I think I’m going to have to intervene and get to hiring him a buyers agent. Melbourne property isn’t exactly the easiest market to break into if you know what you’re doing, let alone if you believe you can just waltz in and grab whatever you want, when you want it. He needs a real estate professional to help him get real: draw up a brief of his buying parameters, identify appropriate sales scenarios, assess the properties architecturally and with regard to the brief, and negotiate with vendors on his behalf.
Maybe dad’s approach is something to do with his having been on the move for the past few years, rotating between short-term rental properties organised by his agent in London. Go figure.
I’ve grown terribly bored of our kitchen, and I’ve only been in there a couple of times. Of course, I’m talking about the prime kitchen that services the main dining hall. Kitchens two, three, four and…let’s say six are all on the list, although I don’t think we’ve ever had to use them so that’s quite far down said list.
But the prime kitchen? Oh, it’s just so outdated. I went in there the other day after dinner to pay my compliments to the chef- the lobster thermidor was especially excellent, thus causing me to break my usual mantra of not interacting with the help- and I noticed that the place just isn’t up to our standard. Whitehall Chapel is a place that deserves contemporary kitchen design, even if it’s a room that we never actually see. I just can’t stand the thought of it being there…existing…right next to the room where we dine! I know the lavender tiles were my idea, but ideas have moved on. I met up with Lena Pettiwell the other day for scones and a live violin concerto, and she said that she gets comprehensive kitchen renovations every six months.
Why haven’t I thought of that? Just because we never actually see the kitchen? That’s no reason to become slack. We have standards to uphold, for our good name. Oh, and we have some connections with companies that let you custom design your own kitchen. I’d been needing a personal project after the topiary was finished and the stables were just renovated. We don’t even have horses at the moment, but…well, you can’t live in a manor house and not have stables. A manor house without stables is like a manor house without custom designer kitchen renovations. It’s a horrible space that isn’t worth living in. And while we’re on the subject, the dining hall is so 18th century. Perhaps more chrome. More chrome everywhere!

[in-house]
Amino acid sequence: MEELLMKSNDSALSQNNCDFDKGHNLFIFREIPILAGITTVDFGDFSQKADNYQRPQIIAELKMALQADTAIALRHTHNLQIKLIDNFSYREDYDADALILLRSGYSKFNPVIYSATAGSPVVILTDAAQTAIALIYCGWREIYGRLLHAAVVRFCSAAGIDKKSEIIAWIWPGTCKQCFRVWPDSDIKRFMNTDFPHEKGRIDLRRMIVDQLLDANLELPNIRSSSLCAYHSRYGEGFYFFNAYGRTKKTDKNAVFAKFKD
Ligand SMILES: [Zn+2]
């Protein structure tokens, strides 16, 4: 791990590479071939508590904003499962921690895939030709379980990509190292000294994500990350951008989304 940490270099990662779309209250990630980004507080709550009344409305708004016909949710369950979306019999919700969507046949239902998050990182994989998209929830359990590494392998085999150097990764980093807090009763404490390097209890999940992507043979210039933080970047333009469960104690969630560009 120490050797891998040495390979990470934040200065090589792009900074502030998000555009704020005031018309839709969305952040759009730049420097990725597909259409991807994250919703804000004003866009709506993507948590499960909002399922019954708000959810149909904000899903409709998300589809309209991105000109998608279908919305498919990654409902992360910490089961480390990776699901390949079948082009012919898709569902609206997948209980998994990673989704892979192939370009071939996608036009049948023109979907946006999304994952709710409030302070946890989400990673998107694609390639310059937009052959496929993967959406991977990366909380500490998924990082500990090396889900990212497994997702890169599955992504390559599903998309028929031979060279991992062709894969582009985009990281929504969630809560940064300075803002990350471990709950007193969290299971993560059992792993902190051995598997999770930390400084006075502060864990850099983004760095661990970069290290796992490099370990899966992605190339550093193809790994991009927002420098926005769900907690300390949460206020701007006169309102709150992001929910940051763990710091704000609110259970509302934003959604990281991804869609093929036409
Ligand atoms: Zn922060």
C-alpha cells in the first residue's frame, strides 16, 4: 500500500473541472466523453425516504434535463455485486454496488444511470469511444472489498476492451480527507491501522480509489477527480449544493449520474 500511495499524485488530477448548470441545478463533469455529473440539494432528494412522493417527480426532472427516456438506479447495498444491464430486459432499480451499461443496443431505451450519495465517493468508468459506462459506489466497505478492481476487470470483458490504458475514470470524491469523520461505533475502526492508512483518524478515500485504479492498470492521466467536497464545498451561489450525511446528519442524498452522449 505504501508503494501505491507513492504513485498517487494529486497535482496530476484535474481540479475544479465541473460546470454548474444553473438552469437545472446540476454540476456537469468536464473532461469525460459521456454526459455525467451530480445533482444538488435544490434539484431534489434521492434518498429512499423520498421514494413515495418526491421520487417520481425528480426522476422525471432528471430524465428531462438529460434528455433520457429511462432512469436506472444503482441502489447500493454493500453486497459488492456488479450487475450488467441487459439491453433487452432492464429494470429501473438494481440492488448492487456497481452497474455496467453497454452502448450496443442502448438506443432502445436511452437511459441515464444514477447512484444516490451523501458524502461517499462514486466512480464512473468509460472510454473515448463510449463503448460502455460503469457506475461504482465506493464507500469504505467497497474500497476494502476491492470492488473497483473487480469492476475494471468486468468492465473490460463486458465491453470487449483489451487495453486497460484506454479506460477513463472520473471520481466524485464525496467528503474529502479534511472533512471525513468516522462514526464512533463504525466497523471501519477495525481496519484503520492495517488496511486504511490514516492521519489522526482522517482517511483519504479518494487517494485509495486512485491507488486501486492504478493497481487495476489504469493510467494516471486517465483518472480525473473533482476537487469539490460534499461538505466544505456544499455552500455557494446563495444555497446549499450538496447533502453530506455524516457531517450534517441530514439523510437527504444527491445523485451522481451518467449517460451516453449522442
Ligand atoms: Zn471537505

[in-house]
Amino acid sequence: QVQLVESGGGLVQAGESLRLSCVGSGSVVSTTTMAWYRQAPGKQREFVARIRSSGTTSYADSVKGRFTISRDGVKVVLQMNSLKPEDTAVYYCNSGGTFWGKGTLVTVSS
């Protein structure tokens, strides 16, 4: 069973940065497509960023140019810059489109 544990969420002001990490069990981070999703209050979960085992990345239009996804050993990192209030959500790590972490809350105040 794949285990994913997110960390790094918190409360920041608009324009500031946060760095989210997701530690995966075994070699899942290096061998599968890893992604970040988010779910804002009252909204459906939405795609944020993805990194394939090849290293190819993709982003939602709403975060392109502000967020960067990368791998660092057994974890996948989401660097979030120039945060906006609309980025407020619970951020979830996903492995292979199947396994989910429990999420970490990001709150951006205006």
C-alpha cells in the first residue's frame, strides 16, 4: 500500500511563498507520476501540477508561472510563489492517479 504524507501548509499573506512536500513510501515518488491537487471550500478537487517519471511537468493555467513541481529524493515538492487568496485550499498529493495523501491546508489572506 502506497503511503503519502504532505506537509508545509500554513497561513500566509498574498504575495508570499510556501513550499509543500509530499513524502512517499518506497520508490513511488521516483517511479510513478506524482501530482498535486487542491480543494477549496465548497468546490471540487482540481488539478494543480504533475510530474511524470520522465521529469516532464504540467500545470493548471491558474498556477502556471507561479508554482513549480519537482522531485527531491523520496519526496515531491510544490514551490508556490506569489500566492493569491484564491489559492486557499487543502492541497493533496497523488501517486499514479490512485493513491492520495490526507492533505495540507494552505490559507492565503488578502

As much as I do not envy our live-in psychologist, at least I still visit him on occasion to make sure he has SOMETHING to do. Psychologists always make for interesting enough conversations partners. And when Percy is off in the office, the children are at school or with their tutors and the servants and workmen have been properly directed to their tasks, sometimes I still have some time left.
Not so for our physician, consigned as she is to the medical wing in the easternmost corner of the mansion. The Clanceys are famously hale and hearty from years of excellent breeding and plenty of money to start every day, so we never fall ill. We just needed that insurance, and all the other rich families have them.
Still, I remain fascinated in this trend of people having hyperbaric chambers for hire in Melbourne, and I suppose beyond. I keep saying to Percy that we need to get some oxygen therapy chambers installed, just for the experience and perhaps for the continued health of the live-in staff. Elliaphelia from two mansions over just had them installed after her husband got a cold- imagine, something so common!- and he was having a bit of difficulty both breathing and smoking at the same time. Percy has never been interested in cigars like many of those in his various Gentlemen’s Clubs, although I’m sure he could down them with no real ill effects if he so desired.
Still, oxygen therapy just sounds so exciting, and quite good for you. Maybe after I’ve been on the cardio machines I can step inside and catch my breath, or…I don’t know. Just the thought of Melbourne’s best portable hyperbaric chambers being part of our medical repertoire just appeals to me, on a completionist level. We have all the other technology, such as the MRI machine, incubation chamber, x-ray machine and the physician to operate them. Oxygen therapy might just complete the set.